Generations Against the Death Penalty

"I just don't like killin'," John Hiatt says. "I mean, if somebody's about to harm your family, sure. You do you what you have to do. But to plan out the killing a guy who could just as easily be locked up."
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"I just don't like killin'," John Hiatt says. "I mean, if somebody's about to harm your family, sure. You do you what you have to do. But to plan out the killing a guy who could just as easily be locked up, I just don't get it. We might as well be lopping off the hands of thieves, cutting out the tongues of liars."

Hiatt is backstage, memorizing lyrics and rehearsing with his daughter Lilly the song they'll sing later in the night. Chris Scruggs, grandson of bluegrass legend Earl Scruggs, was also backstage, chatting with his mother Gail Davies while showing off the ode to Woody Guthrie he taped to his guitar: This Machine Kills No One. (Guthrie's guitar killed fascists.)

Scruggs, Davies, and the Hiatts were all preparing for Monday night's Generations Against the Death Penalty, an annual concert benefit for the advocacy group Tennesseans for Alternatives to the Death Penalty (TADP). As the name implies, the show features Nashville musicians taking the stage with their sons and daughters. The pairings made for some poignant moments--and some terrific music.

The benefit is the brainchild of Lauren Brown, a Nashville-area therapist and part-time musician who became interested in the death penalty while counseling people who had been convicted of violent crimes. "I wanted to be on TADP's board," Brown says. "But then I learned that when you serve on a board of directors of an organization, you're supposed to give them a lot money. I didn't have a lot money to give them!"

Brown says she was talking with fellow Nashville musician James Green and his mother when the idea was born. "I thought since we're here in Nashville, a benefit show would be a great way to raise money. At the time, I was counseling both child victims of crime as well as those convicted of murder. It helped me see that we're all human. So we were in the kitchen talking about the idea of a show with James' mom. She pointed out that there were a couple generations of musicians in the room. So why not make 'generations' the show's theme?"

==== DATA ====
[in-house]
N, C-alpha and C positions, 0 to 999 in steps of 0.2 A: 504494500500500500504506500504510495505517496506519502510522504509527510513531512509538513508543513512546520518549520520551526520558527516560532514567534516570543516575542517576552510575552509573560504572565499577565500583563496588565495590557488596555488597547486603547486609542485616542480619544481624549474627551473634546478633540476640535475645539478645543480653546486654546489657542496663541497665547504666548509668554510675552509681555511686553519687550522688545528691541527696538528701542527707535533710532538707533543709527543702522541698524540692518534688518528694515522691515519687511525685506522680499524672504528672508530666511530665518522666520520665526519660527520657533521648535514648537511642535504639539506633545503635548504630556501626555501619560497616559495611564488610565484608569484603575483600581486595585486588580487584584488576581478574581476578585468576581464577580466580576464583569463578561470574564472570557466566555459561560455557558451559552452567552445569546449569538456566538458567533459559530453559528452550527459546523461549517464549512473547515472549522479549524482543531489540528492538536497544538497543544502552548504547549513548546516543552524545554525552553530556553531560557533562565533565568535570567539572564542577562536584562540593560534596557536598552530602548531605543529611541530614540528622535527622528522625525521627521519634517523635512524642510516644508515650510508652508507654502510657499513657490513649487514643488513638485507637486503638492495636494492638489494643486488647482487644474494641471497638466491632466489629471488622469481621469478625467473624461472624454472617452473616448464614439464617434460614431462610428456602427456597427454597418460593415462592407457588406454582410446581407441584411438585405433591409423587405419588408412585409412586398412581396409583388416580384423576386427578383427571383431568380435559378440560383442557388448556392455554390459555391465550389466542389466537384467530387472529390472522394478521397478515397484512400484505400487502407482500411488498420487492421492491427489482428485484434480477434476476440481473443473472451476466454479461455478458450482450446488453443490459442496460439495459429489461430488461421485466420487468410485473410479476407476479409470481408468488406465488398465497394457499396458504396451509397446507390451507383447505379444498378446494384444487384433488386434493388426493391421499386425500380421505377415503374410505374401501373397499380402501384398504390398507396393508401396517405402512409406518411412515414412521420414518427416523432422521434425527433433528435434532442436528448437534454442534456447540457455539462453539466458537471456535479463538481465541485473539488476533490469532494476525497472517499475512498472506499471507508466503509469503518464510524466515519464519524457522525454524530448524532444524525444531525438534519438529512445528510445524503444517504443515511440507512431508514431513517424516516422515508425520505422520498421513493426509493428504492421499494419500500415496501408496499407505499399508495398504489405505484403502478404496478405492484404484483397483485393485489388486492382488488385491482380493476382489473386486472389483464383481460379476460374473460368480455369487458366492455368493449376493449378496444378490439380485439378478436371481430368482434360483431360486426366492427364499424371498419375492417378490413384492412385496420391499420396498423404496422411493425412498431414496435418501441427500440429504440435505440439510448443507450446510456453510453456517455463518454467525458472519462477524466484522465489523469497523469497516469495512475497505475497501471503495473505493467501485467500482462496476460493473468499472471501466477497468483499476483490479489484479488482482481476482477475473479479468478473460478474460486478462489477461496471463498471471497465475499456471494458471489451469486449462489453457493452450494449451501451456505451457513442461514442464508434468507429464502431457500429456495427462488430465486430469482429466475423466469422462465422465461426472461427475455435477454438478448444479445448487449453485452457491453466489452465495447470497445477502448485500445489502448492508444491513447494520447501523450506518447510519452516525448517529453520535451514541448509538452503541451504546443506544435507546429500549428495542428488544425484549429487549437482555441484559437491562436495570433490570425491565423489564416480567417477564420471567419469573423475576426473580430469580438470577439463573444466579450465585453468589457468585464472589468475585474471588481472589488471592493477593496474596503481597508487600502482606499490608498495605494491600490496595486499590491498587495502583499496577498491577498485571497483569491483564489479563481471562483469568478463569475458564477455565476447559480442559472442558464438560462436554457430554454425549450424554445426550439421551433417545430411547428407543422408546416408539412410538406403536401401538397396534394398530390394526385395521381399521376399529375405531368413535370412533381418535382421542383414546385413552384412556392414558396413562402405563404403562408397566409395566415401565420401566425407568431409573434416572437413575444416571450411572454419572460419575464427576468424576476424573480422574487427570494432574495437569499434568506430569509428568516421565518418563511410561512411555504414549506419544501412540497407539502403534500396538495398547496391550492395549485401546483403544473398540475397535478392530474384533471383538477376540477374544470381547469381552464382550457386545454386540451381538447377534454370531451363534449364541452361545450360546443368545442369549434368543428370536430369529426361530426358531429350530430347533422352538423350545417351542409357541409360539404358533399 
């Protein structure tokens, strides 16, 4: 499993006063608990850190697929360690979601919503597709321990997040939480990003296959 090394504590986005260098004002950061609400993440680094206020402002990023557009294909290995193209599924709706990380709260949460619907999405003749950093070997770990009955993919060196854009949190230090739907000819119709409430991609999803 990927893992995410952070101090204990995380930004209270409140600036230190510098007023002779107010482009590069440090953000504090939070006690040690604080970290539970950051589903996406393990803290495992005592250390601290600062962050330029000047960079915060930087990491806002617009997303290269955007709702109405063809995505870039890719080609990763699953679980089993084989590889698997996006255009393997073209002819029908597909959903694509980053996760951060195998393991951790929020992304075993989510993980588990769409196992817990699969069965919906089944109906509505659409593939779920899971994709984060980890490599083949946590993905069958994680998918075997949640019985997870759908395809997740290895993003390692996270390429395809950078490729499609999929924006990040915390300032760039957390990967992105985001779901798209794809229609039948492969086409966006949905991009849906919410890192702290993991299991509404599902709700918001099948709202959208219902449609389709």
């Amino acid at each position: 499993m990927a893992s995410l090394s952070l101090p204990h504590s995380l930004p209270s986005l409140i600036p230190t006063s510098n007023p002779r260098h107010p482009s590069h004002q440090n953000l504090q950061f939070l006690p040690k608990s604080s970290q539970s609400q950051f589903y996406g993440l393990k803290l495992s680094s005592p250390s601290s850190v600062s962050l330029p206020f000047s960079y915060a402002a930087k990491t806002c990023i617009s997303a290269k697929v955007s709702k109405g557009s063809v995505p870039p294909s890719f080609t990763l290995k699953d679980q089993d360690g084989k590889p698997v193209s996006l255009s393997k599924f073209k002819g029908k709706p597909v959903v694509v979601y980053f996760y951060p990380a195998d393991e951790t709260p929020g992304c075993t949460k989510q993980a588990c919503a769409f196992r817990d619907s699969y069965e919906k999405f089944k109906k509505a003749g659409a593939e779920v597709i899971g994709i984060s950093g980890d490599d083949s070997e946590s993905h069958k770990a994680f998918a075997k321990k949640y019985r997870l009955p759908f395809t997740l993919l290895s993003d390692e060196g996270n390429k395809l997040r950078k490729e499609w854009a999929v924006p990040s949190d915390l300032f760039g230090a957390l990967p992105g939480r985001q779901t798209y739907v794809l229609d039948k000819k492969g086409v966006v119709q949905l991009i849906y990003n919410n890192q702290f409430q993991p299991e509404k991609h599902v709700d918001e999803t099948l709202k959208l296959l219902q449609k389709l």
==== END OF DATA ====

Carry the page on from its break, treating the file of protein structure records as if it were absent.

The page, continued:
This is the show's third year. TADP director Stacy Rector says the inaugural event attracted only a few dozen people. But last year it sold out the Station Inn. They moved this year's show moved to the larger and newly renovated 3rd & Lindlsey, and played to a full house. "We're really excited by how much it's grown," Rector says.

Brown played master of ceremonies, and kicked the evening off by asking the audience to sing "Happy Birthday" to exonerated death row inmate Paul House. House spent two decades on death row, was nearly executed, and was released last year after a long legal battle. He's one of two Tennesseans exonerated from death row. The other, Michael McCormick, was also in attendance. House was diagnosed with multiple sclerosis while in prison, which his attorneys say wasn't properly treated by prison officials. The disease now has him confined to a wheelchair. House turned 50 Monday night and celebrated with a seat in the VIP section. "He came last year too, just after he was released from prison," Rector says. "He joked that it was the best concert he'd seen in 23 years."

Green was first on stage, along with his father Doug Green of the novelty country band Riders in the Sky. They were followed by John and Lilly Hiatt, along with Scrugs and Davies. The final set featured Nashville royalty Rodney Crowell and Roseanne Cash, the former husband and wife, along with their daughter Chelsea.